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A.E. Lewis, N. Congdon, B. Munoz, H. Bowie, H. Lai, P. Chen, S.K. West; Cataract surgery and sub–type in a defined, older population: the SEECAT Project . Invest. Ophthalmol. Vis. Sci. 2004;45(13):3746.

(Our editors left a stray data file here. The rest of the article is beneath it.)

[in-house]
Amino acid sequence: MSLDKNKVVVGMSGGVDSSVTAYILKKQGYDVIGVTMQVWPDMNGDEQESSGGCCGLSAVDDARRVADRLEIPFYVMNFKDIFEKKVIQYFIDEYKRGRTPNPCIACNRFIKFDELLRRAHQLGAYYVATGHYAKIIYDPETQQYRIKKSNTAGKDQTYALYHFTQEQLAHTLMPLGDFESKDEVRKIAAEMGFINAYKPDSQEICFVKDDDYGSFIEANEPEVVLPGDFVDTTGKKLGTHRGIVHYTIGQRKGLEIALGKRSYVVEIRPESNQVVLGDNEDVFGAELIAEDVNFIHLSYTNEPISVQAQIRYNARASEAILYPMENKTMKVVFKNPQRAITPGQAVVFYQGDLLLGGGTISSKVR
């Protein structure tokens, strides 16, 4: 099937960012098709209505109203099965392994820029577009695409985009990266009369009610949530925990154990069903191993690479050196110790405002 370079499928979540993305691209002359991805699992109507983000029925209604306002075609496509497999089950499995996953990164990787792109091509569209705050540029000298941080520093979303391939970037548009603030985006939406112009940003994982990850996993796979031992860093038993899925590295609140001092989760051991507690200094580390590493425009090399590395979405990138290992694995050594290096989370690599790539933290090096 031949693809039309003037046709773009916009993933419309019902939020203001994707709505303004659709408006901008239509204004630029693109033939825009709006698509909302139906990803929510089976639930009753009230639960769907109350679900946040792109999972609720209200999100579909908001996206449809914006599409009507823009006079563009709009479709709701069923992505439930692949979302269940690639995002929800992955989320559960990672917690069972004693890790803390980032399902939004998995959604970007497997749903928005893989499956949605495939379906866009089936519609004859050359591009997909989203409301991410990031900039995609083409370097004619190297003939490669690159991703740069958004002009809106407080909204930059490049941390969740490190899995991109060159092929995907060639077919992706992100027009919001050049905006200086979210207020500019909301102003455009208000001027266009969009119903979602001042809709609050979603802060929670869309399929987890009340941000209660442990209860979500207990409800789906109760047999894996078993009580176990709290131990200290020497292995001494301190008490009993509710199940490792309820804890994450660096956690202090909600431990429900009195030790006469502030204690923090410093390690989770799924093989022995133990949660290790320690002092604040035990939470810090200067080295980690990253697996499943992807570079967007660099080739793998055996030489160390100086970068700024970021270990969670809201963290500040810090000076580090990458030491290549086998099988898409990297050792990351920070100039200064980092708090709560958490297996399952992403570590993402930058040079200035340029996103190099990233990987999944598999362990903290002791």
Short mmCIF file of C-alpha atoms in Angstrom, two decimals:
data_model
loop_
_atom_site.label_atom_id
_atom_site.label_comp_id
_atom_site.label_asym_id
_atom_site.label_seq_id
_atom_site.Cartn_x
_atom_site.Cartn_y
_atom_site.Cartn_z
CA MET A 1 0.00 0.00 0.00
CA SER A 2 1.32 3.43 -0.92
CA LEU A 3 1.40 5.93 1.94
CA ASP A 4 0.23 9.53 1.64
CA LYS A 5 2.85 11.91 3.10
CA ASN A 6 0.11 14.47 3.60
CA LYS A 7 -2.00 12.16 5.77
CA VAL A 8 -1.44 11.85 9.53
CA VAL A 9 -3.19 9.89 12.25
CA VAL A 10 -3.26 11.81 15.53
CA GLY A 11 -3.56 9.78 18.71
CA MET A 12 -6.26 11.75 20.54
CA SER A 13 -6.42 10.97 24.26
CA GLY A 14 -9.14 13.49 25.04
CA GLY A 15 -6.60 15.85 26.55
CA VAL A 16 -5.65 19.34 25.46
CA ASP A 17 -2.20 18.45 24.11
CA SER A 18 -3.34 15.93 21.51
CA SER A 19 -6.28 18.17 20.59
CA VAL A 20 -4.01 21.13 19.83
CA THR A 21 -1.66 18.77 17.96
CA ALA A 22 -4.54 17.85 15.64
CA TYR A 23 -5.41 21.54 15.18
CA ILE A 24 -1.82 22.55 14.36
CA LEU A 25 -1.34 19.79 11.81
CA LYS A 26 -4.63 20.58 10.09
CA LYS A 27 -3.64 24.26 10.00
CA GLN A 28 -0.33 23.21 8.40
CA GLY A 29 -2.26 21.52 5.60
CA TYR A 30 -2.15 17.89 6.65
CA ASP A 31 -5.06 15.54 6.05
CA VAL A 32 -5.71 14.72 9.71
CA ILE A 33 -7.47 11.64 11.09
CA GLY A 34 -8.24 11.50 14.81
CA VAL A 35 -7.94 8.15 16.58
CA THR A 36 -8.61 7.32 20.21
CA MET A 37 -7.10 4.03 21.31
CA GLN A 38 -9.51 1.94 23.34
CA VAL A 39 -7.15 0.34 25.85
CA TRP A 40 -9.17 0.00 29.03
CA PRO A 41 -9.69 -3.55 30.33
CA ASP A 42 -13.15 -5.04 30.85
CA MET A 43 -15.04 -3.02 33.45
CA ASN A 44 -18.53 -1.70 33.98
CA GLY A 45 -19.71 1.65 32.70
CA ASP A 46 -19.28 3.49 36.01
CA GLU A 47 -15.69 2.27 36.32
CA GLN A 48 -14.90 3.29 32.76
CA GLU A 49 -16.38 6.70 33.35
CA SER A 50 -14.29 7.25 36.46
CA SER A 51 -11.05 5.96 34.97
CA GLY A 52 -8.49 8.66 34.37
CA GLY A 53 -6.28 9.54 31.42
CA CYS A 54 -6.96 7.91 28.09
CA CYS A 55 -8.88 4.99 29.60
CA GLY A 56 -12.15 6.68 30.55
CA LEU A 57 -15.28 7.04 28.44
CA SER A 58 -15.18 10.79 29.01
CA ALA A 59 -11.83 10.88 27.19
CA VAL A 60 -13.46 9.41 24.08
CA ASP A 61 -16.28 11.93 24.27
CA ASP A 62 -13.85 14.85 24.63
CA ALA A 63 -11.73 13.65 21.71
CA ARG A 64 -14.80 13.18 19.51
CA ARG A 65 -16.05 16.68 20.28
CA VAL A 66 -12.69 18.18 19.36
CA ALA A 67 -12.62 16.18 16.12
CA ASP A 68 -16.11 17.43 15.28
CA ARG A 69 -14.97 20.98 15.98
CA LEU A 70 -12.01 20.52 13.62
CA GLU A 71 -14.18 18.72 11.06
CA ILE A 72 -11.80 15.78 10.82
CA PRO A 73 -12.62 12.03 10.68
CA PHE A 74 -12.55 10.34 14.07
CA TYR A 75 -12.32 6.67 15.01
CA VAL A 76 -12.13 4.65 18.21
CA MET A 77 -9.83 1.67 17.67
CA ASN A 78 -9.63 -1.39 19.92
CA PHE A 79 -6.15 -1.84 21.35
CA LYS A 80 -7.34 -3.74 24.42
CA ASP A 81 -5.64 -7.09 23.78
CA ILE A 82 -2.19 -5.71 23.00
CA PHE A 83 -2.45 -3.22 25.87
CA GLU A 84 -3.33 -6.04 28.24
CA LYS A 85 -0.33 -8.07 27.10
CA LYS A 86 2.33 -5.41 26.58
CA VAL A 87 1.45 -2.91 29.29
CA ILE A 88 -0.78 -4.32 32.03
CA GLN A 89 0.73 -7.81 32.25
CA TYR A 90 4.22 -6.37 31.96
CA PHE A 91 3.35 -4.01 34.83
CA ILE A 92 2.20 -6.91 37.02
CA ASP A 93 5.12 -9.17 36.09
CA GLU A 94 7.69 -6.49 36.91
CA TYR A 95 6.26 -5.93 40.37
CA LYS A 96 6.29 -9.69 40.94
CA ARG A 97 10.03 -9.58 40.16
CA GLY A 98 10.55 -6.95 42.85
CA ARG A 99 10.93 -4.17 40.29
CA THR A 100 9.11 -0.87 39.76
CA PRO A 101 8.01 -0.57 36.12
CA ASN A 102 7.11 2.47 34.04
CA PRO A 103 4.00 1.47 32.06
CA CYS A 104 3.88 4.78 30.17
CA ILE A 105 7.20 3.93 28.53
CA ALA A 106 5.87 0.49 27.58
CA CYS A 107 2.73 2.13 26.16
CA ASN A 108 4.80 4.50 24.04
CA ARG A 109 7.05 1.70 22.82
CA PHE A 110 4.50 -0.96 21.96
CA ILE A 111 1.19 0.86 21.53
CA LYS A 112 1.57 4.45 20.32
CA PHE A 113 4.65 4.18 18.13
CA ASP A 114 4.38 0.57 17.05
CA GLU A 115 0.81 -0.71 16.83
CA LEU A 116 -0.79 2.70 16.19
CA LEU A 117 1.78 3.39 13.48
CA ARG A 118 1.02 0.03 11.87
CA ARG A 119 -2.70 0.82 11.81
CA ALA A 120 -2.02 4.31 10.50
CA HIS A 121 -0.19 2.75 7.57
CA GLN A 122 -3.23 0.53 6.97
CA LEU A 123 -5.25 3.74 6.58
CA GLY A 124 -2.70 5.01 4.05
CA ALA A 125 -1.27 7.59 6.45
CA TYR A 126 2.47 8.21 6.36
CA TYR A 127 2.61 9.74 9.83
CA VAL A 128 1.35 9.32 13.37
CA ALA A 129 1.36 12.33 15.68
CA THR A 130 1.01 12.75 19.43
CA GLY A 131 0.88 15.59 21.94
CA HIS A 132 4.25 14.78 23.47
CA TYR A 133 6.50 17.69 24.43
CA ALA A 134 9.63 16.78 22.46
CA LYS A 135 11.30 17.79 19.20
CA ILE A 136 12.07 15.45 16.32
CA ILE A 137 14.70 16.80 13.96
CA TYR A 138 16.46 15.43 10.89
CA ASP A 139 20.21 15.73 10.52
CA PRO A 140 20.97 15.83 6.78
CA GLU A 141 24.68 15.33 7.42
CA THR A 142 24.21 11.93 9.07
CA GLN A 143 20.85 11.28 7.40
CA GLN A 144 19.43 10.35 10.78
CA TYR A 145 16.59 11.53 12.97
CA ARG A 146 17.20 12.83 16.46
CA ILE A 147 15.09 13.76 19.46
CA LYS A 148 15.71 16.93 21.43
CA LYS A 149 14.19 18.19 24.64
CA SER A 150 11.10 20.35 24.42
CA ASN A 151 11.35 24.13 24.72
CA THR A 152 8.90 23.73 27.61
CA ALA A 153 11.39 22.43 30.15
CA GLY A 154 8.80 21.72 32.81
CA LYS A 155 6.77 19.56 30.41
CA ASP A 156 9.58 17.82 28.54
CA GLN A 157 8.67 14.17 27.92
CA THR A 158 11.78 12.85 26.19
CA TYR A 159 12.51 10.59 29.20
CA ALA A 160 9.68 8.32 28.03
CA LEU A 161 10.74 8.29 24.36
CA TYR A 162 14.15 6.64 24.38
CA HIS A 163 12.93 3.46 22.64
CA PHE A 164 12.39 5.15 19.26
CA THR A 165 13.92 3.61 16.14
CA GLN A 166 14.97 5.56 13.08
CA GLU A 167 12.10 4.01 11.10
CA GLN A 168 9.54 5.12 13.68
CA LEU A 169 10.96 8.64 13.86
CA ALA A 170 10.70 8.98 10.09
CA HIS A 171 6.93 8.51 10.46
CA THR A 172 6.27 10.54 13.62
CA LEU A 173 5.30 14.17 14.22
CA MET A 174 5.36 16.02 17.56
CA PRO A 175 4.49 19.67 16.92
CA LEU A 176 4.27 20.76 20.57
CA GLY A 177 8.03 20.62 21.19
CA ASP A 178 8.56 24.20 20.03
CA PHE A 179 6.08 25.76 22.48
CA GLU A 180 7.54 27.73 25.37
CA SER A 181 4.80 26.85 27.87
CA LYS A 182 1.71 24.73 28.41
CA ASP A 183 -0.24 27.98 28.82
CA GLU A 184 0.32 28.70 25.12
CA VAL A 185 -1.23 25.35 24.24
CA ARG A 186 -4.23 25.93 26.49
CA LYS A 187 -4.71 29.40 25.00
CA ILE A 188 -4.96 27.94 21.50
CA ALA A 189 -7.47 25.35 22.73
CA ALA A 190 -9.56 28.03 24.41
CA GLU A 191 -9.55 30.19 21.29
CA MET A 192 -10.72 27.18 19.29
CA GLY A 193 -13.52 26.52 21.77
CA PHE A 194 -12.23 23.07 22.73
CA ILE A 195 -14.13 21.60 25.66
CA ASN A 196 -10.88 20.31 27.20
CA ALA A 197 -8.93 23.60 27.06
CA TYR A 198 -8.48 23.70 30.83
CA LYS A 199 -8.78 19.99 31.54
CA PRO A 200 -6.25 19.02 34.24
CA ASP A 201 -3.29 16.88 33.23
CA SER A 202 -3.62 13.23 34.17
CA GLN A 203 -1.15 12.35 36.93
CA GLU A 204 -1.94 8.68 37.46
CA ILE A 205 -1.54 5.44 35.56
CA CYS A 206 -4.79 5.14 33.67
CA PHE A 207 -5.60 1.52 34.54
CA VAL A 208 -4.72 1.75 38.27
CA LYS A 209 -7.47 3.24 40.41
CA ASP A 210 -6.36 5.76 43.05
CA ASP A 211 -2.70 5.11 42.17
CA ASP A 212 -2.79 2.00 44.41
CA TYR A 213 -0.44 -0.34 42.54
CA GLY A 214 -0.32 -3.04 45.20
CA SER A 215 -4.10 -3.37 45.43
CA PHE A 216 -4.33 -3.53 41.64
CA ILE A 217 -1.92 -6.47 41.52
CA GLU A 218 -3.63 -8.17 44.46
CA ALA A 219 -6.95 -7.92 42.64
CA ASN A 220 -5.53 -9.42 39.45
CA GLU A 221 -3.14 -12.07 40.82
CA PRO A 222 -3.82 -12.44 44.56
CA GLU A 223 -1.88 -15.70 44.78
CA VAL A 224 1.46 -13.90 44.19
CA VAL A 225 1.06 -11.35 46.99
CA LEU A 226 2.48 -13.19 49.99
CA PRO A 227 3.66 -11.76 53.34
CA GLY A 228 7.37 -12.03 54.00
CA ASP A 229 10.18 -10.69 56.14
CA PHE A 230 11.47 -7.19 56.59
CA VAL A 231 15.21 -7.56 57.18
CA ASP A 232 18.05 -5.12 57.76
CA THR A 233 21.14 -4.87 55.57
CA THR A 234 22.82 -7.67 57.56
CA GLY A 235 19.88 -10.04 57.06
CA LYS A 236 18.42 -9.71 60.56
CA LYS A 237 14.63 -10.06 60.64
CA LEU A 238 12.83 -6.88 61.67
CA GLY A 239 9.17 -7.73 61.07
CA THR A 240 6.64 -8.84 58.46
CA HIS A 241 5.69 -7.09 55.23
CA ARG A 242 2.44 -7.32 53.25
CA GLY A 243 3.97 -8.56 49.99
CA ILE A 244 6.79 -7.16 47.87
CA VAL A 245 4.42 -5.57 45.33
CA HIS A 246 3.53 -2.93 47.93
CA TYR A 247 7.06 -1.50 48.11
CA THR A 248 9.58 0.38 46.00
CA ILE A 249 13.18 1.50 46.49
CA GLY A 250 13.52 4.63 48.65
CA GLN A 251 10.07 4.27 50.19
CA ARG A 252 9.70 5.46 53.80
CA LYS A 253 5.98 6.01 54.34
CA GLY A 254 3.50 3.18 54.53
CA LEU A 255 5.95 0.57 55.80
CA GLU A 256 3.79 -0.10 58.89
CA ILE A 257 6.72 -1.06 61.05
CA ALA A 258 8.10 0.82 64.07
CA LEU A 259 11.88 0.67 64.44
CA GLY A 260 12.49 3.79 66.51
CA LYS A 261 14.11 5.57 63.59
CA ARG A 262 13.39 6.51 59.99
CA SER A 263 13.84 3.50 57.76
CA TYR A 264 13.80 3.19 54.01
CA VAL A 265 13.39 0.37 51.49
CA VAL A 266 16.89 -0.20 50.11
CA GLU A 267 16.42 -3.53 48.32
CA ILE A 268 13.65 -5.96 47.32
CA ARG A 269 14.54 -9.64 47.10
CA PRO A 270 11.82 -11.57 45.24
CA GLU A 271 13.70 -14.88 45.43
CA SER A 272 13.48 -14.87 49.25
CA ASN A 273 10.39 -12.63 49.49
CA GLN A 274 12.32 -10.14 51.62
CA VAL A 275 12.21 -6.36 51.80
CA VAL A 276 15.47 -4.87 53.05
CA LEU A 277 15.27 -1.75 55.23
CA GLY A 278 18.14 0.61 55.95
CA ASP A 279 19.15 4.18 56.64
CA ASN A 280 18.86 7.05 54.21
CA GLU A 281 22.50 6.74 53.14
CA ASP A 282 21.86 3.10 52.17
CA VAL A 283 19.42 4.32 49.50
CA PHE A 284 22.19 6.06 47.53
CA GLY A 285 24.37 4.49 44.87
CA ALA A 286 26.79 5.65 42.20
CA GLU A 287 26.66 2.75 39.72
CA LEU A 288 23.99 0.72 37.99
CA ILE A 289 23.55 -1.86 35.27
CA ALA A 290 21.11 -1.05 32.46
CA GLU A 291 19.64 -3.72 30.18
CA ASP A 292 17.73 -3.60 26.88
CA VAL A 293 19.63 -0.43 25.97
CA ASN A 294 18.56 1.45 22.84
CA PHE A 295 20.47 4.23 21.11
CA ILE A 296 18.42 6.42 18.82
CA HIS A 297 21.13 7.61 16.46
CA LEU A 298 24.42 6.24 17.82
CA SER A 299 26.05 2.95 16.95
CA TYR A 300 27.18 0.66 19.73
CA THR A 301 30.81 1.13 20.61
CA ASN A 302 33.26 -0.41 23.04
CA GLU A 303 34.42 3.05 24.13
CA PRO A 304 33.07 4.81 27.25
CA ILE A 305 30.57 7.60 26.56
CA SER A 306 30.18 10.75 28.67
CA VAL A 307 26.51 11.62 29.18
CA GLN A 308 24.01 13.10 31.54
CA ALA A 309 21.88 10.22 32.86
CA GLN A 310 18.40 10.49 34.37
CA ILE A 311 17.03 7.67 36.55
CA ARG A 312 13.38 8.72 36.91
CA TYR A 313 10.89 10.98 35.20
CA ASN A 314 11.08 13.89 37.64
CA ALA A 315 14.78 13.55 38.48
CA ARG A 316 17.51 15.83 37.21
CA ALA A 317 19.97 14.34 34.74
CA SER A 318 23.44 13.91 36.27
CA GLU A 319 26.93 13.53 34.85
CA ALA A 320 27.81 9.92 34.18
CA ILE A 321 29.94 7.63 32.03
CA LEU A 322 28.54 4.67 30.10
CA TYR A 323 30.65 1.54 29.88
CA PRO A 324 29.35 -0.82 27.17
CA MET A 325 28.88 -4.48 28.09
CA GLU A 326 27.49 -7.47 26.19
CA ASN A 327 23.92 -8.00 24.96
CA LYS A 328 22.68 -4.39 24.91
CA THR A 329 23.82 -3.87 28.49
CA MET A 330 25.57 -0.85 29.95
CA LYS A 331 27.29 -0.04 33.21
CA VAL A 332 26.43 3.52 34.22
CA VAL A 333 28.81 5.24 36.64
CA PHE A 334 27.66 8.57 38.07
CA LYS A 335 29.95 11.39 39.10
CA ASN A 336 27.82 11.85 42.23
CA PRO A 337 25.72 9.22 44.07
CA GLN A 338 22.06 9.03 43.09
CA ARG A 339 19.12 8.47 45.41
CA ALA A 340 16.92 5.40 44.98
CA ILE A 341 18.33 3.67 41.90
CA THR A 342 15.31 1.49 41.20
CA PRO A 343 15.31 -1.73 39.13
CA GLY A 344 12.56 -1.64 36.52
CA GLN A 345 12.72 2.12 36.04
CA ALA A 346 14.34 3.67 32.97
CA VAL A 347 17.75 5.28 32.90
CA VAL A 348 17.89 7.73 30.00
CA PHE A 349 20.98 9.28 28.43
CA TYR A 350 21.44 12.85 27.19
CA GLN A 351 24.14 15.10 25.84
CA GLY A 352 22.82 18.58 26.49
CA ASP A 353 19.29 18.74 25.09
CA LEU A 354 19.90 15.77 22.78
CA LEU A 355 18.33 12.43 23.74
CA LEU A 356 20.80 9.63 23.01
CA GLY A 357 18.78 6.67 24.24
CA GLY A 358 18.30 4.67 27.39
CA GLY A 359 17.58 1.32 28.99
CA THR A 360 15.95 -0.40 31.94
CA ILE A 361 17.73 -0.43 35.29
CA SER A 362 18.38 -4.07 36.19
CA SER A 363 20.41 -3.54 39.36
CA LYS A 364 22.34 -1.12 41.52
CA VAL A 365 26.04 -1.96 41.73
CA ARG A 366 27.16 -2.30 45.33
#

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Purpose: To describe the distribution of cataract sub–types present prior to surgery among a defined population of older, bilaterally pseudophakic individuals. Methods: Subjects in the Salisbury Eye Evaluation (SEE) and their locally resident siblings underwent slit and retro–illumination photography and grading using the Wilmer Cataract Grading System. For bilaterally pseudophakic subjects, an attempt was made to determine for each eye the type(s) of cataract present prior to surgery, based on previous SEE photographs (for SEE participants) and/or medical records obtained from the operating ophthalmologist (for both SEE participants and their siblings). Results: The mean age of 223 bilaterally pseudophakic participants providing data in this study was 78.7 +/– 5.2 years, 19.3% of subjects were black and 60.1% female. The most common surgically removed cataract sub–type in this population was pure nuclear (43.5%), followed by nuclear combined with PSC (20.6%), and nuclear combined with cortical (13.9%); less common types were pure cortical (4.9%), pure PSC (4.5%), and PSC combined with cortical (2.7%). Factors such as gender and source of lens data (study photograph versus clinical record) did not significantly affect the distribution of lens opacity types, while age (PSC was more common among younger participants) and race (nuclear cataract was less common among black participants) did appear to contribute significantly to sub–type. Conclusions: Among this older, majority–white population, nuclear cataract showed a clear predominance among individuals having undergone surgery in both eyes. This may be contrasted with clinic–based studies of younger persons, which have generally found PSC cataract to predominate.
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